The shape did not move. It made no indication it had even heard him.

Guy simply repeated, "I can't believe he's gone."

"Why would Charlie drive?" Connie whispered.

Charlie felt a tightness in his throat and a hotness behind his eyes. He felt sick. It had nothing to do with the alcohol. This couldn't be the future. It simply couldn't. Charlie never drove. Never. He'd barely been behind the wheel since the crash that stole Annie and Terri's lives. It was his only rule – his one absolute – he did not drive.

But – he flushed in shame as he realised plenty of absolutes had already been destroyed – not hitting Adam was something he should regard as an absolute, and it hadn't taken much to break that one. Don't tell a child that Santa isn't real, another broken easily.

The shape clapped a hand down on Charlie's shoulder, hard enough to hurt, and the swirling darkness took him.

Charlie fell to his knees and opened his eyes to find himself in his mother's house. He staggered to his feet and took in the scene. Casey Bombay sat in the kitchen, stirring a cup of coffee with vigour. Her eyes were red but dry, but she had dark circles beneath them. In front of her were balls of screwed up paper, some had fallen to the floor, clearly whatever she was writing was taking a lot of revision.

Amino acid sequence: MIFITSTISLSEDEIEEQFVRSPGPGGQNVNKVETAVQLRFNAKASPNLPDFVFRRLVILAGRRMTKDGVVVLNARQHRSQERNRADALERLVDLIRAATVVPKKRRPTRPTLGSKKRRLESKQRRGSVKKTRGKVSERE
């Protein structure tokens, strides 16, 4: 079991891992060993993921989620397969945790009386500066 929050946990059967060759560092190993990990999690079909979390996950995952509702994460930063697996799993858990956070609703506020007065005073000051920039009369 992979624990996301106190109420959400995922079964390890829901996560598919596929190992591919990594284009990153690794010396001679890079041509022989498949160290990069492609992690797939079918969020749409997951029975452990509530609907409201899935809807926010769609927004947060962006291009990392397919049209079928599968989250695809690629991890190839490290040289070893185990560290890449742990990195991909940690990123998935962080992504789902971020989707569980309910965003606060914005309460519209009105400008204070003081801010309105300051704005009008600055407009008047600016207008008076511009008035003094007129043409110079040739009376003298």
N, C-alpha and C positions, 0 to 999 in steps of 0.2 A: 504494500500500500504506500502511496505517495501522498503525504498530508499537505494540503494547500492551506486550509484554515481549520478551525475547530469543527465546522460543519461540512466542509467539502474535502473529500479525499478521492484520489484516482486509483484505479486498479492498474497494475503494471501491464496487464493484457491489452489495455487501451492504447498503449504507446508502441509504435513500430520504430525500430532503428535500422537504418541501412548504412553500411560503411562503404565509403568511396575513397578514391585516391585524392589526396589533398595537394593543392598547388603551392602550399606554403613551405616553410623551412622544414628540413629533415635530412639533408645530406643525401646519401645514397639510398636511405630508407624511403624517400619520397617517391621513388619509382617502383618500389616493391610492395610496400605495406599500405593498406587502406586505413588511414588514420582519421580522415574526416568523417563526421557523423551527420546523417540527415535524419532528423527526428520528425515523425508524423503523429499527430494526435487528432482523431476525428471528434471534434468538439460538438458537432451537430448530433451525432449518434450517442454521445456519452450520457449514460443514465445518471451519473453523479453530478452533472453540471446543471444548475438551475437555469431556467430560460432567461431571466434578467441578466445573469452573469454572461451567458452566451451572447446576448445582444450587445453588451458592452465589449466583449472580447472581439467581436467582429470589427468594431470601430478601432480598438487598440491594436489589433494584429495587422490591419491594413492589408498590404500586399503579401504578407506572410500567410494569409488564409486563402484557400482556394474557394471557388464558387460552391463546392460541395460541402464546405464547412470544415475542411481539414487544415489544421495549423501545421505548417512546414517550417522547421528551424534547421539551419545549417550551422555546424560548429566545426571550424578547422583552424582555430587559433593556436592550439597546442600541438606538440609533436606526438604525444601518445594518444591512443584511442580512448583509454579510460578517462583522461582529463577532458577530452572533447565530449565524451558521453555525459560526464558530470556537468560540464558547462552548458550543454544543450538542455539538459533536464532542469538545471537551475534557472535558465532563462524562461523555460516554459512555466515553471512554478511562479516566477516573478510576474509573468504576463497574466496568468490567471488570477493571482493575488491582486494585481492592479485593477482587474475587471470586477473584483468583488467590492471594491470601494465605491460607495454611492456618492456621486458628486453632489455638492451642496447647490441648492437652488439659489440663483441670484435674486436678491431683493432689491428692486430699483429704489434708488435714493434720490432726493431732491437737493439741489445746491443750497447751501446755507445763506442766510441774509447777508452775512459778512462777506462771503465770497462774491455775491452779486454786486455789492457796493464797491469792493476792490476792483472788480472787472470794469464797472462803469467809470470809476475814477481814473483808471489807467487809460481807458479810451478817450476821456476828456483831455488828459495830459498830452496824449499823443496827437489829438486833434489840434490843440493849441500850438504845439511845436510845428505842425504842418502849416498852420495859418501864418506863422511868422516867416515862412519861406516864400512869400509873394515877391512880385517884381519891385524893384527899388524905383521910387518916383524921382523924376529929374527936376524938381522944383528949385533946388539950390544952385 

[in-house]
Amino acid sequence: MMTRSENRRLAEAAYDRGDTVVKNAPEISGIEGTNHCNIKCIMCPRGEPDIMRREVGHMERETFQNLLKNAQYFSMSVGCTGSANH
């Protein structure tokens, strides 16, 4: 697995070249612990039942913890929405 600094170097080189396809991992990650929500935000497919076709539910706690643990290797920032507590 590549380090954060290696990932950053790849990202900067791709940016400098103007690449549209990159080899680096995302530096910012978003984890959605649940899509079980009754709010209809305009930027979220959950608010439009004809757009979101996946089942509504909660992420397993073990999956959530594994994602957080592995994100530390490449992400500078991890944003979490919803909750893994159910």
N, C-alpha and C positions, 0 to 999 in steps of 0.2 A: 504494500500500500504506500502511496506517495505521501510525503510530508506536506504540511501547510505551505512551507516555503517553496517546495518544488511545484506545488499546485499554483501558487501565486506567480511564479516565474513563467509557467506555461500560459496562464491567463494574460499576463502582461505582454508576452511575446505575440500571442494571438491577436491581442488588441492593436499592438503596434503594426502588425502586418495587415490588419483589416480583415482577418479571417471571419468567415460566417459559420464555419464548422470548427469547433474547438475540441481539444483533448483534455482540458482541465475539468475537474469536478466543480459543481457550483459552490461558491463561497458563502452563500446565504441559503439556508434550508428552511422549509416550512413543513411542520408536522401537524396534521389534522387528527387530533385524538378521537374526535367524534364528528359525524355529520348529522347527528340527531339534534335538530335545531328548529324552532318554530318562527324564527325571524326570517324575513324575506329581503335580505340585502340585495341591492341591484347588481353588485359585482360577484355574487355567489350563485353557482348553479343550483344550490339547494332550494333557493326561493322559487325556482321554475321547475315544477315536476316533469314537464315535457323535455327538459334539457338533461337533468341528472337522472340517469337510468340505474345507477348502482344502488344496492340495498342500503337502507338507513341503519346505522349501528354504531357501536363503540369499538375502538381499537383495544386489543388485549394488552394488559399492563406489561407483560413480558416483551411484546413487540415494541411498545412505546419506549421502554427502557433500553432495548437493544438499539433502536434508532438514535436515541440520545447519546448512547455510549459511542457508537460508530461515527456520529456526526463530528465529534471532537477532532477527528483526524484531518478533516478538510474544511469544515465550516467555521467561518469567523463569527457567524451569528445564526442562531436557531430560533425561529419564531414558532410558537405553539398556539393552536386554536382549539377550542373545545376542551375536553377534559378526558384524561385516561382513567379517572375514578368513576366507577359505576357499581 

Casey turned her attention to a newspaper on the table. Charlie moved closer, he wasn't able to make out the text of the article but the headline read "PRO HOCKEY PLAYER DIES IN CAR WRECK". Underneath the picture of twisted metal that had once been a car.

"Oh, Charlie!" Casey gasped. As she buried her face in her hands and let a fresh deluge of tears fall Charlie noticed something. She wasn't wearing her wedding ring.

"Where's Bombay?" Charlie asked. "Where is he?"

Though it made no sound, Charlie thought the shape was laughing at him. It clapped its hand down on his shoulder and dug its fingers in. Terri and Hans had been sorry for the waste that Charlie had become, but for the first time Charlie felt frightened of this guide. He felt that it hated him, that it enjoyed his suffering, and that it could not wait for these visions to become reality so that it could claim him, take him into the darkness, and keep showing him more. It wanted to hurt him.